I think this text is one of those that we tend to discount, because what it’s actually saying is a bit startling. In his commentary, Luke Timothy Johnson points out that this text forms a sort of envelope with 2:18, and that the verses between are a carefully structured argument. I quite agree, but I want to just bring your attention to the stark initial statement. Johnson emphasizes how outrageous this concept would be in the Greek world. I would suggest it would sound outrageous just about anywhere. When a Bible writer says something that sounds outrageous we have our defensive mechanisms: Discounting (take 20% or 30% off the rough edges), find a balancing text so we can believe that one instead, or just move on to something more edifying.
In this case I think we tend to focus on the suffering, since we have heard the story of the cross so many times. That was something shocking to those who first heard it, but it has become routine now, not that when we’re called to suffer as Christ did, we take that very seriously. We tend to think we’re suffering for Jesus every time we have a bad day. No, we’re just living in the world. Some days just aren’t as nice as others!
But the idea that the Son, described in such majestic terms in Hebrews 1:1-4 is to be made perfect, or perhaps complete, through suffering is a little bit more difficult. Luke 2:52 notwithstanding, we tend to think of Jesus in majesty all the way through. Just look at all the halos around the baby Jesus in art. I suspect not so much halo spotting by Mary. In Hebrews, we’ll hear this theme many times, one of the key ones is 5:9, where “having been made complete he became the means of eternal salvation.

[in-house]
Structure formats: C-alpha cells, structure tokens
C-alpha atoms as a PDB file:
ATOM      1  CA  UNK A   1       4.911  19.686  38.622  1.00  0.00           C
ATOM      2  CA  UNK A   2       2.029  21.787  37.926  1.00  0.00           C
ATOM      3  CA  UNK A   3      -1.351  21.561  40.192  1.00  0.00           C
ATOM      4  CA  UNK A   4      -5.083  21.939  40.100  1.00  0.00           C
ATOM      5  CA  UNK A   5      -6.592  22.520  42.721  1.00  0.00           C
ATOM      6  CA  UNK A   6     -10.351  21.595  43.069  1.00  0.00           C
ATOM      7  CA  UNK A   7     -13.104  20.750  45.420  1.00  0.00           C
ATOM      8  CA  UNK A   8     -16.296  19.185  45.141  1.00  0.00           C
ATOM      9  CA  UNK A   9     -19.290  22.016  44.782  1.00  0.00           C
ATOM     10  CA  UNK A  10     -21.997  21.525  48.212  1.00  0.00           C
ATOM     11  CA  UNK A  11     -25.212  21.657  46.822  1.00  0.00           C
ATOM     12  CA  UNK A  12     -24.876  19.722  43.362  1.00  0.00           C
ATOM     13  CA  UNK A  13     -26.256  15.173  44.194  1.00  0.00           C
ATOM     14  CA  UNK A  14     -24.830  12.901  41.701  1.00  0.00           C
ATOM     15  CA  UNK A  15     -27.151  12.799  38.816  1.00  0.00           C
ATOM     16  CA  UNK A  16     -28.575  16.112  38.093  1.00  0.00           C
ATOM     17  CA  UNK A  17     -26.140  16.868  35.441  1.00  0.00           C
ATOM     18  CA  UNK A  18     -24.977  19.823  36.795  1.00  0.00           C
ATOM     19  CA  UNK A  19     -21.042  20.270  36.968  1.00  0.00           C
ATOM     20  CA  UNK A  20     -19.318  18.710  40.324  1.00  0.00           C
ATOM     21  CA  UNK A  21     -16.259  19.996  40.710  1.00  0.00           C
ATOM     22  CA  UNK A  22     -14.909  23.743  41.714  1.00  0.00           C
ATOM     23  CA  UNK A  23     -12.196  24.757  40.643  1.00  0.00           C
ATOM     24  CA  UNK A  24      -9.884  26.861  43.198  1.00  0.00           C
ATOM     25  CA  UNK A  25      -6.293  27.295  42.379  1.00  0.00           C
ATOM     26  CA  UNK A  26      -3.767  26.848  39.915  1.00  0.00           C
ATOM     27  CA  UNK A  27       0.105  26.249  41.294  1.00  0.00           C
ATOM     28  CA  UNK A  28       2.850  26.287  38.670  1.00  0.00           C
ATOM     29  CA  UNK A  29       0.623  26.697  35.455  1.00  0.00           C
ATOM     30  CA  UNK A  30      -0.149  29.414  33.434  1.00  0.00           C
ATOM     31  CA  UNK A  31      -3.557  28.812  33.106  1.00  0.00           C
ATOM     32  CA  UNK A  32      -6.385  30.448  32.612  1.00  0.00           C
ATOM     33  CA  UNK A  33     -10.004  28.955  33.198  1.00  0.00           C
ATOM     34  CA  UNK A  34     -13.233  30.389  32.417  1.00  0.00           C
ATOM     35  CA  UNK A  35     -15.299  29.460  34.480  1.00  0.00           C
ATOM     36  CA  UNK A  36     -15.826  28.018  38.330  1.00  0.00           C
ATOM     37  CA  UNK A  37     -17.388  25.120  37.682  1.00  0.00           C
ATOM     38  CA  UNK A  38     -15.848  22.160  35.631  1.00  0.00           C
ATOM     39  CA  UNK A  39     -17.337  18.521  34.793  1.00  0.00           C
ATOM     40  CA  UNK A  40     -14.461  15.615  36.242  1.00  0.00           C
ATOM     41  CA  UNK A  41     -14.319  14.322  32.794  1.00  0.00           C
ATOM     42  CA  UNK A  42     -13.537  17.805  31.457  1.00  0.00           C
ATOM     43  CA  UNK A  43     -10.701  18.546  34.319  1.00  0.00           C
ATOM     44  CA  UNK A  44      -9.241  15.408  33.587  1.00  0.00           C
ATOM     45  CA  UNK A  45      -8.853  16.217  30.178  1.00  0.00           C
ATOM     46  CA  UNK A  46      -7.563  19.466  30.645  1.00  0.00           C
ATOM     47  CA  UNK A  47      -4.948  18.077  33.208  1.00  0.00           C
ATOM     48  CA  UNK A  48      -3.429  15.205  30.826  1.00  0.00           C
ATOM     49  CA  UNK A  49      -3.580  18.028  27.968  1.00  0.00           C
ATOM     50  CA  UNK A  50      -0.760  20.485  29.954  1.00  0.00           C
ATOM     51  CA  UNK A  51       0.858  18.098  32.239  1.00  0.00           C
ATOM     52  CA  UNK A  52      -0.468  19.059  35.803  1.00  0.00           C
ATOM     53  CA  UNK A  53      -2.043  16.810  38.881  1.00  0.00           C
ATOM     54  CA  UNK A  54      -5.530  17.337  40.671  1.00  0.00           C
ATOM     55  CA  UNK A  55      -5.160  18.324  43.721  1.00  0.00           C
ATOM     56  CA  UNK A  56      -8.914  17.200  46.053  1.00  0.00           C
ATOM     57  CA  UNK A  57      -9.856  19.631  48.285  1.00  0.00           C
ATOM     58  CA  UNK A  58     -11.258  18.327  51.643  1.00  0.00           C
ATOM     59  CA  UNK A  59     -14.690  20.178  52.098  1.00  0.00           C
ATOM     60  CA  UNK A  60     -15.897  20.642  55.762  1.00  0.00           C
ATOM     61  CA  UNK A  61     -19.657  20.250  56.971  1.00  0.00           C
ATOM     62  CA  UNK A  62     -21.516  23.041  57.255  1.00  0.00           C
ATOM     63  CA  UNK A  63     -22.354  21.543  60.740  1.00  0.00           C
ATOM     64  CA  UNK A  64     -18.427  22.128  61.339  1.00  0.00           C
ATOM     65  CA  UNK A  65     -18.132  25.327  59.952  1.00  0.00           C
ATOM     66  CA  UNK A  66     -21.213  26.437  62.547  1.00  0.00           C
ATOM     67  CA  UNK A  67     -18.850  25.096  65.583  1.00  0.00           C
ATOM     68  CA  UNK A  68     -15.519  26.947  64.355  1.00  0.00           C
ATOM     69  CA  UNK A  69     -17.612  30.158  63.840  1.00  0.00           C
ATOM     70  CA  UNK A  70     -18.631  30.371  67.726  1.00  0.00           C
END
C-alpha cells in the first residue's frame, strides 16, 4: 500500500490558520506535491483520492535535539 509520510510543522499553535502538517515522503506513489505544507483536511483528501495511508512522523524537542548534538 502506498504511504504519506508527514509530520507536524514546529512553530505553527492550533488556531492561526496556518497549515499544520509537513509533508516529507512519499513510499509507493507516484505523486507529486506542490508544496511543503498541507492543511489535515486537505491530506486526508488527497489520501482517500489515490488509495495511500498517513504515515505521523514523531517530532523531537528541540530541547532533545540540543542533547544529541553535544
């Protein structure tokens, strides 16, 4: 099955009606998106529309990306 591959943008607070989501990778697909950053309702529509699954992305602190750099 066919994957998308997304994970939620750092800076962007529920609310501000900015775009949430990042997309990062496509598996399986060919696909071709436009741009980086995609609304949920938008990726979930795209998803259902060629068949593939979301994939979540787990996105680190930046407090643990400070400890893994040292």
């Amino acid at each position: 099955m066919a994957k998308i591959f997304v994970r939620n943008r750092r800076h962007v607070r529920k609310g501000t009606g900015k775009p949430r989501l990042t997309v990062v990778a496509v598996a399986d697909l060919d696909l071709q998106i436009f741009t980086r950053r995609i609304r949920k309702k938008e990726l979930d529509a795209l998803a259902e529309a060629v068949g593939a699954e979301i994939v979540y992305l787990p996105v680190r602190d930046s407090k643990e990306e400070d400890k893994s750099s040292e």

I’d suggest two points here that we avoid, and we need to affirm and absorb instead:
God is much more involve in and impacted by our lives and situation. The incarnation may have been an event in history, but it’s also an eternal reality. God is much more involved. We sometimes wobble between transcendence and immanence. God has no problem with both.
The suffering and death of Jesus was a necessary part of atonement, in different ways. I do not affirm penal substitutionary atonement as the singular theory expressing the truth of the atonement. It is, in my view, just one metaphor that helps us think about our salvation. But if we think incarnation, to be complete it must be real, and, well, complete. Becoming human and then not facing death would be to become something other than human; rather, it would be a contradiction. So Jesus became complete as the means of our salvation by living and dying as we do.